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  1. #1
    Join Date
    Oct 2005
    Location
    Danbury Connecticut
    Posts
    17
    Hello Folks! I just bought a new house with a not so new oil fired boiler / radiator water heating system.

    Its a 2200 sq ft house that’s about 20 years old. Its in Connecticut so the winter isnt that bad. Not like Vermont or anything. The boiler is original and is a Slantfin. It has a thankless water heater coil thingamabob and it has three heating zones.

    My issues with this beast are many and its not even cold out yet!

    Can someone tell me what they think would be the best plan of action for this beast? Should I replace it or is it worth fixing up? It looks to be in decent shape. How long do these things last? What about the watter heater, is it probably on its last legs? I would hate to dump money into this to find I need a new one in two years anyways. Would a new one be more efficient and perhaps quieter? Could I add on one of those stainless steel water tanks and toss the tankless coil?

    Anyhow, here is my list of problems that I have noticed. (I wish people would maintain these things).

    1: The pressure relief valve is dripping. Not a lot but enough to have caused mould up the wall in front of the boiler. I put a bucket in front and get about two quarts a day out of it. The Boiler pressure is 15 psi and temp seems to hover around 200.

    2: There is no thermostatic mixer valve on it and as a result my shave in the morning is fairly luxurious. Nothing like some 200 degree water in the basin for that spa effect. However, I dont want to know what happens to laundry exposed to this.

    3: Some of the radiators make a LOT of ticking noises.. Like a frigging machine gun only quieter).. tick tick tick tick pop! This goes on about ten minutes then the cool down cycle then ... it can drive one nuts if you are trying to sleep.

    4: One of the zone valves leaks when it comes on. Not much but enough to make the floor wet underneath.

    5: The oil pump.. Man! When it kicks on the lights dim and it is noisy. Almost as noisy as an older forced air furnace.

    6: Relay Chatter - Once in a while, when the oil pump is coming on, you can hear a relay chatter a bit before it closes and you hear the oil pump fire up. Not sure what that might be.

    7: Once in a while, the pump seems to come on for like 2 seconds and then go off. Then about two minutes later it will come on and run the water temperature up and shut off normally.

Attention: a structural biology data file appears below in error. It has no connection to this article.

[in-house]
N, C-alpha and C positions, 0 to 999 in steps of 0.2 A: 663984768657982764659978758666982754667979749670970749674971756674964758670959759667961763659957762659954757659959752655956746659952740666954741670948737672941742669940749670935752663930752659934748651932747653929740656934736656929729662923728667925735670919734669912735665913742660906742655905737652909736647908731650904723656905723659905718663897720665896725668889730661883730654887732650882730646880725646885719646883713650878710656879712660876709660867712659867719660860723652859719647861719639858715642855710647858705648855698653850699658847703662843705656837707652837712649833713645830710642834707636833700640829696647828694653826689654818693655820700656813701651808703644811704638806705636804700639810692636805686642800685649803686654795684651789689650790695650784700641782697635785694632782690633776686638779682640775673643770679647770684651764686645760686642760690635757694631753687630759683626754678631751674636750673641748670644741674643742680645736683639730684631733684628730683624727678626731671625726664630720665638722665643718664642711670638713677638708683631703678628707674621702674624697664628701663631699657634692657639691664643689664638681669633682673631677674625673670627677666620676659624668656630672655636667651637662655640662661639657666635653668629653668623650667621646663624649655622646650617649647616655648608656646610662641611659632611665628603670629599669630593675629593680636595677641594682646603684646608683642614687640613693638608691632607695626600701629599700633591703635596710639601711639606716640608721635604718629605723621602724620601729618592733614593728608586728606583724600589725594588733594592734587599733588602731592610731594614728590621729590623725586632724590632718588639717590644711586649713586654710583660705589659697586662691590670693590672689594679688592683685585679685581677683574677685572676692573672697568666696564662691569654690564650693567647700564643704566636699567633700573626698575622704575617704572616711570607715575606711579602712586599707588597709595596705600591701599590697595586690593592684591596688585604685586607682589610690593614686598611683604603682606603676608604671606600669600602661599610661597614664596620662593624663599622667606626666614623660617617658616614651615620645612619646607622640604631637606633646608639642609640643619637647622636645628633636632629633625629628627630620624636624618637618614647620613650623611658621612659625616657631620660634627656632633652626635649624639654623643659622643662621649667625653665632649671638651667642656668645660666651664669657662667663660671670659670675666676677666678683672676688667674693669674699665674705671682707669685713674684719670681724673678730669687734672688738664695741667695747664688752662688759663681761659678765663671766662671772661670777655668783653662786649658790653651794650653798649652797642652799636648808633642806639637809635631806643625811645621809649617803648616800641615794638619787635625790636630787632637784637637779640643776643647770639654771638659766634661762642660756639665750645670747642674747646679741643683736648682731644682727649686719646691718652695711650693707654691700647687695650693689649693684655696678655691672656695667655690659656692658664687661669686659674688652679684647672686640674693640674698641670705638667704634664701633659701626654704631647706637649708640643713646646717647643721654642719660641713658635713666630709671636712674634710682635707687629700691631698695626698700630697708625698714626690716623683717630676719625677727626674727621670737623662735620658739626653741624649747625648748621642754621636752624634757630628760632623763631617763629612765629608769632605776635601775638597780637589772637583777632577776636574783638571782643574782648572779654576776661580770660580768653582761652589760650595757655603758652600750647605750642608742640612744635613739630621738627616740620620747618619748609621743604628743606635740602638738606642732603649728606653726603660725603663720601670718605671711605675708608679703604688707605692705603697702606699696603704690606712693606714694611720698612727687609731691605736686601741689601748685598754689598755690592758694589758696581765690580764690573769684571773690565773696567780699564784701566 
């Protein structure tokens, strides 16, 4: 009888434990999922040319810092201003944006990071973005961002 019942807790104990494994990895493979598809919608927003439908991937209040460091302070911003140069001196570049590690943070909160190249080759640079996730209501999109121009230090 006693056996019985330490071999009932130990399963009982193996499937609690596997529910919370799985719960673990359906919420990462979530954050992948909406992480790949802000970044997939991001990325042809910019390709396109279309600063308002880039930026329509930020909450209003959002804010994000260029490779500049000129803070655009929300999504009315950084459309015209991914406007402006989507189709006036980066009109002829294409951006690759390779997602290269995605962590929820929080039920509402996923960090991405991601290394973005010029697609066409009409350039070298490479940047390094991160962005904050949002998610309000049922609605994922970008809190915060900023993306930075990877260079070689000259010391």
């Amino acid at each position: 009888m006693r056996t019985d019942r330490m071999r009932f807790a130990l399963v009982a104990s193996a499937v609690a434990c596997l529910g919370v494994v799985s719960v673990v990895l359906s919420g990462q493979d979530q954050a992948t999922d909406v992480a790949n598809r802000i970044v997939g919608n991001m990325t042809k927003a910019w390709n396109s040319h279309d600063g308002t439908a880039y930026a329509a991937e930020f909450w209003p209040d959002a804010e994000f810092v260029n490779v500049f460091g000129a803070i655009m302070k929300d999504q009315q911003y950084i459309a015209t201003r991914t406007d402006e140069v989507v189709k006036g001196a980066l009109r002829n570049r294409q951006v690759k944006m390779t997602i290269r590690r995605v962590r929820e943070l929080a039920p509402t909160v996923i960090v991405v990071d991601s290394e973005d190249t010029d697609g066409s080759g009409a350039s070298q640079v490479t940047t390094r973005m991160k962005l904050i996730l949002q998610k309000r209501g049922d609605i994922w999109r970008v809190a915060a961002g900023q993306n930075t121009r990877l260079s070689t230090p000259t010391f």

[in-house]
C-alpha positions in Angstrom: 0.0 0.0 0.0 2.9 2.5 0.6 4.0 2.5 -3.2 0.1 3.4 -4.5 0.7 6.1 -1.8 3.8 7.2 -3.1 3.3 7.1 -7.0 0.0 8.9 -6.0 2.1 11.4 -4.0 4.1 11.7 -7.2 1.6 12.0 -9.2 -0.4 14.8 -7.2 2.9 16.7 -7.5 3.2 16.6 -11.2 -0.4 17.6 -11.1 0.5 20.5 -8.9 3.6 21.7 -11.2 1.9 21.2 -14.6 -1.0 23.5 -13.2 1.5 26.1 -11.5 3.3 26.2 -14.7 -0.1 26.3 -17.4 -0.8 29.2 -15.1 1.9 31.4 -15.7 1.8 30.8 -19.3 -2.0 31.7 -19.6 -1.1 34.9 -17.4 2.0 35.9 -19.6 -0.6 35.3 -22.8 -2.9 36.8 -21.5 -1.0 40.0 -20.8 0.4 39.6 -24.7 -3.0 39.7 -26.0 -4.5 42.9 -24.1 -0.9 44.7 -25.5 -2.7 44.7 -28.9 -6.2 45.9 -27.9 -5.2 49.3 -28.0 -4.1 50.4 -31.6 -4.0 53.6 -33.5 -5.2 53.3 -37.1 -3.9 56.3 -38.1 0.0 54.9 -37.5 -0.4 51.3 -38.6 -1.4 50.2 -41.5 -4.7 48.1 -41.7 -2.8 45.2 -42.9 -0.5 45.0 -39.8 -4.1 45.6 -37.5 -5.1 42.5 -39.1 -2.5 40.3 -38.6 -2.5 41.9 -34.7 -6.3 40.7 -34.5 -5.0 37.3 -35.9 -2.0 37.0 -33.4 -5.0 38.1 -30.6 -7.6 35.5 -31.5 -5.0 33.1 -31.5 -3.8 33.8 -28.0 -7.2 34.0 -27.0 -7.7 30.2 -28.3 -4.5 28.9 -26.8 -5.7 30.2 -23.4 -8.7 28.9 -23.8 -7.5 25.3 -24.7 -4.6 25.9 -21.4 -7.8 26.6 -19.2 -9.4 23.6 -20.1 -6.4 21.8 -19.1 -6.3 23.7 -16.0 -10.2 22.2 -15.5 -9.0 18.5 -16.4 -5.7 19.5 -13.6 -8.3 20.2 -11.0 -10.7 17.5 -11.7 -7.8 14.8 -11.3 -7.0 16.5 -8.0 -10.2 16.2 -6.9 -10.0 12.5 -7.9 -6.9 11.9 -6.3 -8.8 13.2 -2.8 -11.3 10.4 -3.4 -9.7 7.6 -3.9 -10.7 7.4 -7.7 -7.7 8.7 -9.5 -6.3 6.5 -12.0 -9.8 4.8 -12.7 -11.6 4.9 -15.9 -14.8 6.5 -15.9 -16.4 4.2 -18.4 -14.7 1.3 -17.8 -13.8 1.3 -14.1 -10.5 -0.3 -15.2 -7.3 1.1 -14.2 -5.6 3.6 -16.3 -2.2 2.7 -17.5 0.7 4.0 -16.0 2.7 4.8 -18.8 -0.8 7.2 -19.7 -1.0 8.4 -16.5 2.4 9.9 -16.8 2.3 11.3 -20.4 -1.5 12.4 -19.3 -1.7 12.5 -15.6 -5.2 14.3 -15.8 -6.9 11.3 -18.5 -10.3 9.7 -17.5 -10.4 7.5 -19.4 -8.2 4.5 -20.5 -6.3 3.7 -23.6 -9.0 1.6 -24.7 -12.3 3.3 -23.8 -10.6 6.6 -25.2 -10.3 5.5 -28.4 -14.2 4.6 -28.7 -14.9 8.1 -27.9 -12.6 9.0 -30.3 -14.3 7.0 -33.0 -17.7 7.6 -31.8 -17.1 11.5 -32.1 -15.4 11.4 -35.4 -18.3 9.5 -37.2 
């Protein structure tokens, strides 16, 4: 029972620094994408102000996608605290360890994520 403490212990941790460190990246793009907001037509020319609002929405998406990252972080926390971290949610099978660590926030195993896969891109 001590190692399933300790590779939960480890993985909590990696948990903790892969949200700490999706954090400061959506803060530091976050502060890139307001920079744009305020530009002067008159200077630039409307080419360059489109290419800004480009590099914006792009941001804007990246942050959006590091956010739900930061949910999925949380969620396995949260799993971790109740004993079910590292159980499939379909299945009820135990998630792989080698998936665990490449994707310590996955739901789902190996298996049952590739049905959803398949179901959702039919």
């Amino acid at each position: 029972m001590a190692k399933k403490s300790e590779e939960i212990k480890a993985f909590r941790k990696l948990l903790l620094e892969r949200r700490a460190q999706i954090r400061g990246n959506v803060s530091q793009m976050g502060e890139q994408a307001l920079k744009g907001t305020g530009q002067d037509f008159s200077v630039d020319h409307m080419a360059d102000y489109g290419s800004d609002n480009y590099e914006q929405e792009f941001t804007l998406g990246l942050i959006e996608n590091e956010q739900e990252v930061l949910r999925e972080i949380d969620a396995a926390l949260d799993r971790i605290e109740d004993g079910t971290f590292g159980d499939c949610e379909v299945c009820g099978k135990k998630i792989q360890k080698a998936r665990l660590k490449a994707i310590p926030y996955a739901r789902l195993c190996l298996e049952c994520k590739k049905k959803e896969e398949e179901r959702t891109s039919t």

Please help!

    [Edited by chocfull-o-nuts on 10-31-2005 at 03:39 PM]

  2. #2
    Join Date
    Jan 2004
    Location
    Lancaster PA
    Posts
    68,171
    Originally posted by chocfull-o-nuts




    1: The pressure relief valve is dripping. Not a lot but enough to have caused mould up the wall in front of the boiler. I put a bucket in front and get about two quarts a day out of it. The Boiler pressure is 15 psi and temp seems to hover around 200.

    Relief valve just needs changed, also expansion tank should be checked.


    2: There is no thermostatic mixer valve on it and as a result my shave in the morning is fairly luxurious. Nothing like some 200 degree water in the basin for that spa effect. However, I dont want to know what happens to laundry exposed to this.

    Have a indirect water heater installed, and don't use the tankless any more.


    3: Some of the radiators make a LOT of ticking noises.. Like a frigging machine gun only quieter).. tick tick tick tick pop! This goes on about ten minutes then the cool down cycle then ... it can drive one nuts if you are trying to sleep.

    Ticking noise from radiators? Sounds like you have copper baseboard, once the water temp is lower that will minimize, its not the old boiler doing that.


    4: One of the zone valves leaks when it comes on. Not much but enough to make the floor wet underneath.

    Needs rebuilt weather you get a new boiler or keep the old one.



    5: The oil pump.. Man! When it kicks on the lights dim and it is noisy. Almost as noisy as an older forced air furnace.

    Lights dimming, may be other trouble, as in electric run to the boiler.

    6: Relay Chatter - Once in a while, when the oil pump is coming on, you can hear a relay chatter a bit before it closes and you hear the oil pump fire up. Not sure what that might be.

    could be electrical trouble, out side of the boiler.

    7: Once in a while, the pump seems to come on for like 2 seconds and then go off. Then about two minutes later it will come on and run the water temperature up and shut off normally.

    Are the zone valves TACO? If they are are one is miss wired, it could cause this.

    Please help!

    [Edited by chocfull-o-nuts on 10-31-2005 at 03:39 PM]

    Cast Iron boilers last along time, NOEL, a Slantfin rep can tell you more about your boiler if you post the mod number.

    30, 40 plus years for a CI boiler.

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  3. #3
    Join Date
    Oct 2005
    Location
    Danbury Connecticut
    Posts
    17
    Thanks for the reply :-) I will pursue some of these suggestions with my heating guy, as soon as I can get a hold of him.

    I really like the idea of an indirect water heater. Im really short on space for it though. Is one of these thermostatic valves worthwhile? Or, on the back side of the boiler I have about 28" of clearance, do I need all that clearance on the back side of the boiler? It looks like that side has no components that need regular access.

    Thanks again!

    Oh, and the zone valves are honeywell not taco. It only leaks when it is open. I guess I just need to have that replaced or rebuilt.



    [Edited by chocfull-o-nuts on 11-01-2005 at 09:54 AM]

  4. #4
    Join Date
    Jun 2004
    Location
    NJ
    Posts
    24